Related Videos

Top 5 Surprising Things You Didn't Know About South Korea


Script written by Spencer Sher

With the Winter Olympics in Pyeongchang just around the corner, we think it’s only right that you learn a little more about the host country! From cultural practices, to shared fears, to interesting facts, here are some things you can learn about this country. WatchMojo counts down 5 surprising things you didn’t know about South Korea!

Special thanks to our user Daniel Fond for suggesting this idea! Check out the voting page at https://WatchMojo.comsuggest/Top+5+Facts+about+South+Korea.


You must register to a corporate account to download this video. Please login

Script written by Spencer Sher

Top 5 Surprising Things You Didn't Know About South Korea

With the Winter Olympics in Pyeongchang just around the corner, we think it’s only right that you learn a little more about the host country! Welcome to, and today we’ll be counting down our picks for the Top 5 Surprising Things You Didn't Know About South Korea.

For this list, we’ll be looking at entertaining, educational and wacky facts about South Korea you probably never knew. The country will be hosting the 2018 Winter Olympics from the 9th of February to the 25th.

#5: Nearly Half the Population Has the Same Name

With a population of just over 50 million people, we understand if you don’t take us at our word, so here are some facts. Roughly 22% of South Koreans have the last name “Kim”, while approximately 23% of the population shares the last name’s “Lee” and “Park”. For years this posed an interesting dilemma to the people of South Korea, as it was illegal to marry someone with the same last name as you. And while that law was rectified in the late 90’s, it is still frowned upon by some. It certainly limits your dating options when 22% of people have the same last name as you!

#4: Many South Koreans Fear the Number Four

Tetraphobia, otherwise known as the fear of the number four, is a real problem in South Korea. The issue stems from the fact that in many East Asian languages, the word for four sounds very similar to the word for death. Because of this and the fact that many South Koreans are extremely superstitious, the number four is often skipped or replaced with an “F” on floor numbers and room numbers in hospitals, elevators and other public spaces. South Koreans are also averse to using red when writing letters. The color symbolizes death, so you’d be wise to keep that in mind the next time you send a letter to your South Korean pen pal.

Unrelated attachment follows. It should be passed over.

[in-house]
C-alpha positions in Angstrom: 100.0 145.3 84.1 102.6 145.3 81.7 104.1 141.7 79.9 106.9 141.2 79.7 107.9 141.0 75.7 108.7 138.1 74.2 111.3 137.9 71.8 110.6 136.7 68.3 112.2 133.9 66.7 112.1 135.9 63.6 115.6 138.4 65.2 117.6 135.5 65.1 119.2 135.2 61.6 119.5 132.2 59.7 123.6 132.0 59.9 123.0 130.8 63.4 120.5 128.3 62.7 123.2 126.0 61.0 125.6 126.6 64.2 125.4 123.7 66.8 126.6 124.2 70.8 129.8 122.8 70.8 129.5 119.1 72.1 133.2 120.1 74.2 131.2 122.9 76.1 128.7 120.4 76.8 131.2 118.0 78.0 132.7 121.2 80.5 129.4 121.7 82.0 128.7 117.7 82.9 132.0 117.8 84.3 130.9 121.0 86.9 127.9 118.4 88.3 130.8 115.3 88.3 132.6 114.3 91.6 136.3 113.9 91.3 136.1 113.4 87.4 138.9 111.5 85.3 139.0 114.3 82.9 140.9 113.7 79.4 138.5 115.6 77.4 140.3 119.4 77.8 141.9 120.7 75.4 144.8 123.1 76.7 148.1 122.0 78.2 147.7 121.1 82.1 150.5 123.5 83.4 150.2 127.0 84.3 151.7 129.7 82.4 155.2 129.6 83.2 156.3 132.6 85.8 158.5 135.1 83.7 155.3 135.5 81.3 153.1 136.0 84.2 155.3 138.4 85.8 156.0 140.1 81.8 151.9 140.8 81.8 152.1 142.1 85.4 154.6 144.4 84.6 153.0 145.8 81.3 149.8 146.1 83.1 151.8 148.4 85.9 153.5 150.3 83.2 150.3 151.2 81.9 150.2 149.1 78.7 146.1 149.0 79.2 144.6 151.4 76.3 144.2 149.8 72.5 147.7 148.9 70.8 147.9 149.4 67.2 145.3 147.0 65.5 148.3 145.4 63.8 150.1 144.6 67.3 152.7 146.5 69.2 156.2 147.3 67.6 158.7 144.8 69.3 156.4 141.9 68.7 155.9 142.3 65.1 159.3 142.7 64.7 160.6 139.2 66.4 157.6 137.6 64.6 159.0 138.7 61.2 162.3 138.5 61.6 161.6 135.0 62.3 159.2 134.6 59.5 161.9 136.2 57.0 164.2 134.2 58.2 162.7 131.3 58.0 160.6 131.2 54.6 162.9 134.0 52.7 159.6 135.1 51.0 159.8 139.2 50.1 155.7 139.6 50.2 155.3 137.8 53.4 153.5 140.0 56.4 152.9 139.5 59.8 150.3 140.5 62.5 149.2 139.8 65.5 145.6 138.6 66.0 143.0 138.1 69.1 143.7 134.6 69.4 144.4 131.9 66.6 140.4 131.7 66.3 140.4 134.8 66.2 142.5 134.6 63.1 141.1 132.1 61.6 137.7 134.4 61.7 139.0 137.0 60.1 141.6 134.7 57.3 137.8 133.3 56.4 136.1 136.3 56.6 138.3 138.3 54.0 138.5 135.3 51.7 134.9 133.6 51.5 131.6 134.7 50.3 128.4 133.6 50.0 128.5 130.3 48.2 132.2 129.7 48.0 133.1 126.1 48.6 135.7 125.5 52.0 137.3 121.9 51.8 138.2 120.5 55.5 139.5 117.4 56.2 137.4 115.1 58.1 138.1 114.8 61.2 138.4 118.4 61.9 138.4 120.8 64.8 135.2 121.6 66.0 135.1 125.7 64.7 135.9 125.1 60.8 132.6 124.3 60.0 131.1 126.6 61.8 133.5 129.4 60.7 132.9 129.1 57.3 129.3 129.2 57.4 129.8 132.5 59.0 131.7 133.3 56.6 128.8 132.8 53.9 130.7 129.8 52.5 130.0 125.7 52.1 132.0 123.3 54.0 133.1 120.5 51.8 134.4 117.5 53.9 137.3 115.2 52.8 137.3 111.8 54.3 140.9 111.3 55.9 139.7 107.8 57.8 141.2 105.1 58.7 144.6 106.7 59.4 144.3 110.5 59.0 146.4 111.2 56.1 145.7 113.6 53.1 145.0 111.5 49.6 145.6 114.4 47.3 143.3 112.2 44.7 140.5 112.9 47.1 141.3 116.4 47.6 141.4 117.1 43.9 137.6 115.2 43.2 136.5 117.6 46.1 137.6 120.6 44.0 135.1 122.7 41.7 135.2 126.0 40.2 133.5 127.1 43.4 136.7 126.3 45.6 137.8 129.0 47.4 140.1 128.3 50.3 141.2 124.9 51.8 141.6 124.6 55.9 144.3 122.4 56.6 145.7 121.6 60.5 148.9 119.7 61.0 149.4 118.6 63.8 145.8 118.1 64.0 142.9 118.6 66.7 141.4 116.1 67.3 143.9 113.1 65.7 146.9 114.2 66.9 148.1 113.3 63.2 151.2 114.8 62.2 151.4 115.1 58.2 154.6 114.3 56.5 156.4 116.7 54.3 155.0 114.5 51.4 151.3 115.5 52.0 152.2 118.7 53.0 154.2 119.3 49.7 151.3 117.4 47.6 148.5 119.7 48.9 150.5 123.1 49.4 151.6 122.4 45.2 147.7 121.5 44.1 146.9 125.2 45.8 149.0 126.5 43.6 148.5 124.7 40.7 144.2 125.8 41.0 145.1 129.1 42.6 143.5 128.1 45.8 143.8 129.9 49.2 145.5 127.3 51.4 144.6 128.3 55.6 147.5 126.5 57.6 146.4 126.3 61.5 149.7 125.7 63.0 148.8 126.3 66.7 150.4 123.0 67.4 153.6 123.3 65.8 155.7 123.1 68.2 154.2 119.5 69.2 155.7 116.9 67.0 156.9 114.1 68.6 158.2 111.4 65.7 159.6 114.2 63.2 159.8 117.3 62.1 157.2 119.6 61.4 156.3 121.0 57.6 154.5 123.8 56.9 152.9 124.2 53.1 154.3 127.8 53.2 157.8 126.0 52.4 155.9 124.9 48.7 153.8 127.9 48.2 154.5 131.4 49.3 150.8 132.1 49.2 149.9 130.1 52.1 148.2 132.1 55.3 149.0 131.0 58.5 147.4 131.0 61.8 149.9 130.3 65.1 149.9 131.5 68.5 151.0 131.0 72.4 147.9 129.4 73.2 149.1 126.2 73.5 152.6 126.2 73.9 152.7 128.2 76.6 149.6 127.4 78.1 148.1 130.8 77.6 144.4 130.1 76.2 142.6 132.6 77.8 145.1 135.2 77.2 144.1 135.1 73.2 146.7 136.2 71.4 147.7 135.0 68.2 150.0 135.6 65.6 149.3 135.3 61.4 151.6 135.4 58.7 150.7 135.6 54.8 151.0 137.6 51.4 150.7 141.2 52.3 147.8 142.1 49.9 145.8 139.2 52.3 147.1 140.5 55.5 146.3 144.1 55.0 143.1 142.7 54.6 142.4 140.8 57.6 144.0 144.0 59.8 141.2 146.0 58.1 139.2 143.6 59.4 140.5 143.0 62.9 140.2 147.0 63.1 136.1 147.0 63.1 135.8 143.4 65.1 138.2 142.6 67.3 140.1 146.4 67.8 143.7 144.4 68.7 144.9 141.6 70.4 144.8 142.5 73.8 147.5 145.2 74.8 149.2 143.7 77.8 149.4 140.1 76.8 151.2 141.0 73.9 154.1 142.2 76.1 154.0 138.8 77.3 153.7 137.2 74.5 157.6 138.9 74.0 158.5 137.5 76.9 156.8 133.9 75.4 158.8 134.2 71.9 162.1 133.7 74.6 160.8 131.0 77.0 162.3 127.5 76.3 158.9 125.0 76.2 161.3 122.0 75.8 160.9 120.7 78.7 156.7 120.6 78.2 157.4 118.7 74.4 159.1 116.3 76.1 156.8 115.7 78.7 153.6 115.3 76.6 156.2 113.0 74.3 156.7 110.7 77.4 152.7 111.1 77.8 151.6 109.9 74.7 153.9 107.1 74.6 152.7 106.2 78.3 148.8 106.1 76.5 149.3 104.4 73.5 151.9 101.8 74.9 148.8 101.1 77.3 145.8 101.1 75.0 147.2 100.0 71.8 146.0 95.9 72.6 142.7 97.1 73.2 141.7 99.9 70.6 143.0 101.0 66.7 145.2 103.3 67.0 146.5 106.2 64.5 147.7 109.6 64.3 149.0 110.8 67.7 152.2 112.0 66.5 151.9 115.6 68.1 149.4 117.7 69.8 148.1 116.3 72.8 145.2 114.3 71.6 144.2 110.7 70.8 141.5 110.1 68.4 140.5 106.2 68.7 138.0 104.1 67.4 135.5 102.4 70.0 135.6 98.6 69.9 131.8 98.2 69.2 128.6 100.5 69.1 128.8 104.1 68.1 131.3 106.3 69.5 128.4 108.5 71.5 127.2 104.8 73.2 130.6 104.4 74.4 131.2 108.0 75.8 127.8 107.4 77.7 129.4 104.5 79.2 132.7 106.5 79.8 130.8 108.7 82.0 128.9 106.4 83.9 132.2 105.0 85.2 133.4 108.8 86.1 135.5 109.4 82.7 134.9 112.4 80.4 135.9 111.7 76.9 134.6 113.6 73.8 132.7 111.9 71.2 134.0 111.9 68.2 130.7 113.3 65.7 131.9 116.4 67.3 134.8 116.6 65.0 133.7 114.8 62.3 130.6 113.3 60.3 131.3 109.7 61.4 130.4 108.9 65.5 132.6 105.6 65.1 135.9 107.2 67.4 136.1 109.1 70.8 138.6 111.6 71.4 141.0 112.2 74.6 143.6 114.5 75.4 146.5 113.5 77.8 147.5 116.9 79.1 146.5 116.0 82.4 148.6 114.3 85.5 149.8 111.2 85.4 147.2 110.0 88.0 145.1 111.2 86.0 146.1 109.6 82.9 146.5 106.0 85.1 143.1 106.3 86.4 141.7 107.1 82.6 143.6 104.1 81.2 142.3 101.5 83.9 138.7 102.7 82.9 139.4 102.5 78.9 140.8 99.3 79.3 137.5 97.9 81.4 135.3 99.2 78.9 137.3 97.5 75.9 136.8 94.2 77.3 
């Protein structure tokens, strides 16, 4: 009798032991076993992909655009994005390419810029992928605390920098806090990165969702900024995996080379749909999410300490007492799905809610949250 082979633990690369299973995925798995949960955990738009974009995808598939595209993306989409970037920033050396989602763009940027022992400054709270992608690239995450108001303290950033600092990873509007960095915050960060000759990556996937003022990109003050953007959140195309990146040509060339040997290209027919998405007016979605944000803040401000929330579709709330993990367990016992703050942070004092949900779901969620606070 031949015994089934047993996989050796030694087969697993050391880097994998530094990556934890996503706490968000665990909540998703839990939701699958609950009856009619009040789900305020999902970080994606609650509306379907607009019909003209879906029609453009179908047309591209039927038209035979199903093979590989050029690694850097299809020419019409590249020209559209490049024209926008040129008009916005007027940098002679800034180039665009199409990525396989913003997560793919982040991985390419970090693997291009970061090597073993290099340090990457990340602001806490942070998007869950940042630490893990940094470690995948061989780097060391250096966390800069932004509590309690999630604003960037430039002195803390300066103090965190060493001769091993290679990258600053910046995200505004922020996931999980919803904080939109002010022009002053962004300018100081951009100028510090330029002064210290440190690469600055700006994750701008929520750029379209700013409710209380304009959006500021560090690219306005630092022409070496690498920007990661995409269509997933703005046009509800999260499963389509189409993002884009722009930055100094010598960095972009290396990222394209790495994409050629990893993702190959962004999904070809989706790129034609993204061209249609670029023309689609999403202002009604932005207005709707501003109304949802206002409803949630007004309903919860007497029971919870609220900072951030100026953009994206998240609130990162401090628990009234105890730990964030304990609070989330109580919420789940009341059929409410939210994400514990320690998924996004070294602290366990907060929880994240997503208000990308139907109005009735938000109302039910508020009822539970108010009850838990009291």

#3: They Practice Crime Re-Creation

In South Korea people who are suspected of heinous crimes such as murder and rape can be forced by the police to return to the scene of the crime and recreate it, all while bound by rope or handcuffs. The practice is an exercise in humiliation, as citizens and the media are invited to watch; often with predictable results such as shame for the accused and hurled insults from the onlookers. What makes this particular practice so disturbing is that fact that it isn’t limited to people who are convicted of crimes, but can be done to suspected criminals as well. Our advice: don’t even think of breaking the law next time you visit South Korea.

#2: It Is the Largest Market for Plastic Surgery per Capita in the World

Beauty lies in the eye of the beholder. That old adage has never been truer than it is in South Korea, where everybody and their grandmother has had a little work done. The country has what some might call an obsession with plastic surgery and has long been known as the country with the highest per capita plastic surgery rate in the world. You simply can’t walk down the street without bumping into someone who’s had a little tuck, lift or tightening done somewhere on his or her body. Oh and if you think men are exempt from the country’s wave of excessive vanity you’re sorely mistaken. South Korea is also the world’s biggest market for men’s cosmetics!

#1: They Count Age Differently

In South Korea you are considered one year old the day you are born. Then you turn one year older on New Year’s Day. What this means is that South Koreans have two ages: their Korean age and their International Age. This practice of counting age is sometimes called lunar age or East Asian age reckoning, and it began in China hundreds of years ago. And while it was once practiced all across Asia, South Korea is now the only country where it is practiced regularly. Next time you visit be sure to inquire about your lunar age; you may be old enough to get into that club after all!

Sign in to access this feature

Related Blogs